• S from Brooklyn

    I'm so happy that you called attention to this. I'm a 29 yo based in NYC, and I've often thought the same thing, more along the lines of "why don't more of my friends enjoy fine wine"? Of course, there is the cost issue for 20-somethings in limiting their fine wine experience and turning them off to the industry. This is particularly true for Bordeaux and Burgundy, which provide such a fulfilling and necessary education on fine wine, but are still largely esoteric and expensive for people in their 20s, who are often laden with school loan debt as well. And it's only been very recently in NYC that well-priced classes are now available to us to explore more unheard of producers and appellations.

    However, in terms of advertising, I have another concern. Given the amount of cheap sugar (in whatever form you'd like to name) that has become available, I argue that a large proportion of the younger generation have had their tastebuds predisposed to extremely sweet flavors. As children, soft drinks, highly concentrated juices – even ketchup – with excess sugar was something of daily intake, if not even more frequent. Thusly, it's had an impact on the types of wine we consume. I've heard many times from my peers that they prefer "sweeter" wines – which usually means they have little patience for wines with more complexity than a run-of-the-mill fruit bomb.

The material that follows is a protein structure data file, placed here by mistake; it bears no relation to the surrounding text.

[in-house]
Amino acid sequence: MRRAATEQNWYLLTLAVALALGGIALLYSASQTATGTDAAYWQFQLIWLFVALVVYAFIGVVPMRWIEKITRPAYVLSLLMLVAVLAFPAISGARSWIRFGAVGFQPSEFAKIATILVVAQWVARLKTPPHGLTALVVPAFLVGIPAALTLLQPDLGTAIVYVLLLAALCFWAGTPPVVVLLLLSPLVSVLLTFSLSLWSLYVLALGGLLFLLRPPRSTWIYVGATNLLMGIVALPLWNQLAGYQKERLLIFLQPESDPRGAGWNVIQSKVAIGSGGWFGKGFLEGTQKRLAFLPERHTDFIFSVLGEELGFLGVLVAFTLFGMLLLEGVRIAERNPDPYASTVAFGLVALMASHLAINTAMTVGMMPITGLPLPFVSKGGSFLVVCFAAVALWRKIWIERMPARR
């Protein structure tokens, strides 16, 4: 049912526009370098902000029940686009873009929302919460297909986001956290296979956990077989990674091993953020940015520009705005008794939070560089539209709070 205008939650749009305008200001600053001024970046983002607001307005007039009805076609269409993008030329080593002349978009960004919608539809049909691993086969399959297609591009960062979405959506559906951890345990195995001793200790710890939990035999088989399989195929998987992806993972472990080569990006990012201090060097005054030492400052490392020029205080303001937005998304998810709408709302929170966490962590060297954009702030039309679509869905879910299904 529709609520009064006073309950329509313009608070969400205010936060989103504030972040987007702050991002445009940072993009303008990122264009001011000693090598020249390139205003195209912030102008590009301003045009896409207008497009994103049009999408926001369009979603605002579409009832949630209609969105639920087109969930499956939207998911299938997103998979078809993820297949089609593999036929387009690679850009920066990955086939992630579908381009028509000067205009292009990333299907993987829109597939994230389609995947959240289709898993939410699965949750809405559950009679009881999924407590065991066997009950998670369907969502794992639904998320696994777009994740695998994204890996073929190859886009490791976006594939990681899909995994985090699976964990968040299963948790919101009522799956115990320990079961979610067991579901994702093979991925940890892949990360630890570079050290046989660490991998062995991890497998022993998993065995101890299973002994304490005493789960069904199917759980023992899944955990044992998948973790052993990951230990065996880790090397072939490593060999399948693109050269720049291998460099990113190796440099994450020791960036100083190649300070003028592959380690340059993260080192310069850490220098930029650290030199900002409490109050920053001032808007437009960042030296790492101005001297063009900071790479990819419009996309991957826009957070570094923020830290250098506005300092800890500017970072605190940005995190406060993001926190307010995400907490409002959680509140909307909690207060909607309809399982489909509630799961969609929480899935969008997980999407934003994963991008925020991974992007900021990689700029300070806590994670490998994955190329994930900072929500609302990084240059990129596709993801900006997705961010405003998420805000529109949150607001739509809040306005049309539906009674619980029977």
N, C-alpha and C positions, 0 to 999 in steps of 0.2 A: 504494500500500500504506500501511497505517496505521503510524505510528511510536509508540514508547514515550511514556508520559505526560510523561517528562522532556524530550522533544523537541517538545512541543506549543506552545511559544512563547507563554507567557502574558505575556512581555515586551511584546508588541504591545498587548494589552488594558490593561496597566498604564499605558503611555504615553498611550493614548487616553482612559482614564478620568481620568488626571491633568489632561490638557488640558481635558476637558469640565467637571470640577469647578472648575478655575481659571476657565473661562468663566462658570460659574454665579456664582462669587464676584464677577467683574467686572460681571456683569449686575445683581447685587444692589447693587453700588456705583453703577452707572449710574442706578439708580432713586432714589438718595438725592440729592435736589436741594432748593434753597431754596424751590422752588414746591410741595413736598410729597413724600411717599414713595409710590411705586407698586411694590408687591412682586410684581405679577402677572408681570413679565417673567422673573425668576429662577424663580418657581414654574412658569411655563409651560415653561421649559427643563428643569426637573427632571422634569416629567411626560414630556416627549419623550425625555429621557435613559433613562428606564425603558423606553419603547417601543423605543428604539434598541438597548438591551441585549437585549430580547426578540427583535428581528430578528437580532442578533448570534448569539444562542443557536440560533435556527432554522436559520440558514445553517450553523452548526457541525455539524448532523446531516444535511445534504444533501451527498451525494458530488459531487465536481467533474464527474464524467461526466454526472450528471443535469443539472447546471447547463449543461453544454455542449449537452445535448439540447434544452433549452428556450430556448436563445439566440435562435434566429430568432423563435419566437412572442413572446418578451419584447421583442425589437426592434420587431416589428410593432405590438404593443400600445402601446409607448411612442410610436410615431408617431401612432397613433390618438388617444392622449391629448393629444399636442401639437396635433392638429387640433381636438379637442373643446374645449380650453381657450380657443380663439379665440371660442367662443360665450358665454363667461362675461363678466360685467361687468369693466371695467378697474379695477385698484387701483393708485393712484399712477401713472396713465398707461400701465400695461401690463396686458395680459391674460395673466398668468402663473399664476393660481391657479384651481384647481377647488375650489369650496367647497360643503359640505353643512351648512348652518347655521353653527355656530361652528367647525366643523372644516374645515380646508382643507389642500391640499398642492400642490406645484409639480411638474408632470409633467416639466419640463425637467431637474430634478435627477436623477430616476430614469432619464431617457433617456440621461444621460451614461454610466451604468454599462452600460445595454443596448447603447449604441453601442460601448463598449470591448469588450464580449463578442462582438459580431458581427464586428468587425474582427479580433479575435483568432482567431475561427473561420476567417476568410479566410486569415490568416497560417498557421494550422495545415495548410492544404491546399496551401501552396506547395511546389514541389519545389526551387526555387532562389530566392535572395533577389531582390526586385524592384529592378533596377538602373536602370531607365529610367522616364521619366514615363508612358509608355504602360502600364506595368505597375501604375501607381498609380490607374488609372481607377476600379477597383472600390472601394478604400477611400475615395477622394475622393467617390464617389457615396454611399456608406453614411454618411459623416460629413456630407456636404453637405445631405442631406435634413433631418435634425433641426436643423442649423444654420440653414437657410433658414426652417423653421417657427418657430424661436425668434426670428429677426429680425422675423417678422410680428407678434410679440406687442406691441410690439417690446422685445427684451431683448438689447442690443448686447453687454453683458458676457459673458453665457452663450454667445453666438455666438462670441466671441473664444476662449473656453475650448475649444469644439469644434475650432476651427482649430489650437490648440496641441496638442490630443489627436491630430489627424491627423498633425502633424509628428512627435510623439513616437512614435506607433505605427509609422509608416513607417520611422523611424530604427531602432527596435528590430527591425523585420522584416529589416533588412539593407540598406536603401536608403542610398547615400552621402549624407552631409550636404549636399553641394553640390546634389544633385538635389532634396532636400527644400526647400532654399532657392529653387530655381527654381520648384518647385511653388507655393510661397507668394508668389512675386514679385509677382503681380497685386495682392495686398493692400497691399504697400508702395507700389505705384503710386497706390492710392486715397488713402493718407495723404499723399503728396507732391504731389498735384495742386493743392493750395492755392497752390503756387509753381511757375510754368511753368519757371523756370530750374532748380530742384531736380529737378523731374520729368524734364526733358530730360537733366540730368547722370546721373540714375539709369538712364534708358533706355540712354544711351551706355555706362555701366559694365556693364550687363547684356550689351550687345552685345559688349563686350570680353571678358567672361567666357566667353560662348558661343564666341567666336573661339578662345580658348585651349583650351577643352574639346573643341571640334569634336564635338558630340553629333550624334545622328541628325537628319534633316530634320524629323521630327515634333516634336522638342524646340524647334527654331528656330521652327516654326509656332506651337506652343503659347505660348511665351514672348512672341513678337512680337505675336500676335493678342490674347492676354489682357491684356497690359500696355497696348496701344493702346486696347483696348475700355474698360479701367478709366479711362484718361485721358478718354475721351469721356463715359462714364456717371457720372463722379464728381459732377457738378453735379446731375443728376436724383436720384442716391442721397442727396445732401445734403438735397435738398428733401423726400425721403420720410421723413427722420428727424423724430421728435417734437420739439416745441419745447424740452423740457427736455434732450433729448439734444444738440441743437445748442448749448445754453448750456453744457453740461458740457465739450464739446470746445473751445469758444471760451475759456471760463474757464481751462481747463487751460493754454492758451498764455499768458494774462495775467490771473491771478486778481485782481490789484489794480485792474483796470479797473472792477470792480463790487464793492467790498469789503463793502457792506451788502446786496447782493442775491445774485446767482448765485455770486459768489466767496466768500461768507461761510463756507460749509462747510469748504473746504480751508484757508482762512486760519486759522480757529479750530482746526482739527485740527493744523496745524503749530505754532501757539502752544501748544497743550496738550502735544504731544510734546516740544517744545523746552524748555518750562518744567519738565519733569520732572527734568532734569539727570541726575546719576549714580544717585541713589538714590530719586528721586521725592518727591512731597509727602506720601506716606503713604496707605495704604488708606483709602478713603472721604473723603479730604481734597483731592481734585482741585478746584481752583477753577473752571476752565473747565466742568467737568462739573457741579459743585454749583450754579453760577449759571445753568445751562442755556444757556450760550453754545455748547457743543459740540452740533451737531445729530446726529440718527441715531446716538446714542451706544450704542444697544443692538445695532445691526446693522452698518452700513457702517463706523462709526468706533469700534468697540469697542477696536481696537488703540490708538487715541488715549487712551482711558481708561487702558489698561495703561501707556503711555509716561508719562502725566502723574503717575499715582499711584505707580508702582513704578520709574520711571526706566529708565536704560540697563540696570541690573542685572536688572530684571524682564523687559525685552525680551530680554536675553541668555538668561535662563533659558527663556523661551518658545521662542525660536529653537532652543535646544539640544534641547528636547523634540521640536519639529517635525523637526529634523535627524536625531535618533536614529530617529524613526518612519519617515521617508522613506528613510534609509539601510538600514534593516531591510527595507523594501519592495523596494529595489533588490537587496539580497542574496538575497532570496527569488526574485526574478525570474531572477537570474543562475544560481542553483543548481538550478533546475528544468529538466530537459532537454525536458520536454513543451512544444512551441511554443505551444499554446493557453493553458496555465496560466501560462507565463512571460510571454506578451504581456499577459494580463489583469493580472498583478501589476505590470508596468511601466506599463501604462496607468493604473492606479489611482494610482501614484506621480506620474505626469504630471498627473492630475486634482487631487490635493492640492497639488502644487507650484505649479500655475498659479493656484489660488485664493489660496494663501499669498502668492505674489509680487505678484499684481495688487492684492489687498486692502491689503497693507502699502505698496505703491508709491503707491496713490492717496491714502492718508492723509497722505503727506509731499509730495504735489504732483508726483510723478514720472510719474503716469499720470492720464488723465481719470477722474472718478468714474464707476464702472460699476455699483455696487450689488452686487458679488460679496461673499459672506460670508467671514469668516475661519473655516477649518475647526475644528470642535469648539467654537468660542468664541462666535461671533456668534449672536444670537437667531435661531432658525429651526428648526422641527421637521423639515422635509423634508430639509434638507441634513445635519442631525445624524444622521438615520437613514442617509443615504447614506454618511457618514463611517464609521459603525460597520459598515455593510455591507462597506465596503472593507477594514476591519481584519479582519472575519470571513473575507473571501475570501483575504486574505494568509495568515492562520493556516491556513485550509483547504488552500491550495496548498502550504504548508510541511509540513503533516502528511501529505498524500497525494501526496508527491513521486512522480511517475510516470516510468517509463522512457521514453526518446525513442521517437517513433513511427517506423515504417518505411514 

This could mean trouble in marketing fine wines to young adults, who prefer more of the brands that don't bear much yearly distinction.

    I think you've highlighted an even deeper problem here of our food consumption patterns in general, with wine being perhaps one of the most endangered. However, I used to fall into the above category and I made an effort to change my tastes and appreciate the origin of "good wines" and also good food. It's initially bumpy, but the rewards are well worth it and I can testify to that!

    • 1WineDude

      Hi S – I'm guessing you meant to post this under… ? I'm not sure that the sweetness thing is a huge deal for the fine wine market and the younger gens – Boomers, it's argued, had similar sweets exposure growing up. Cheers!

  • @tom_merle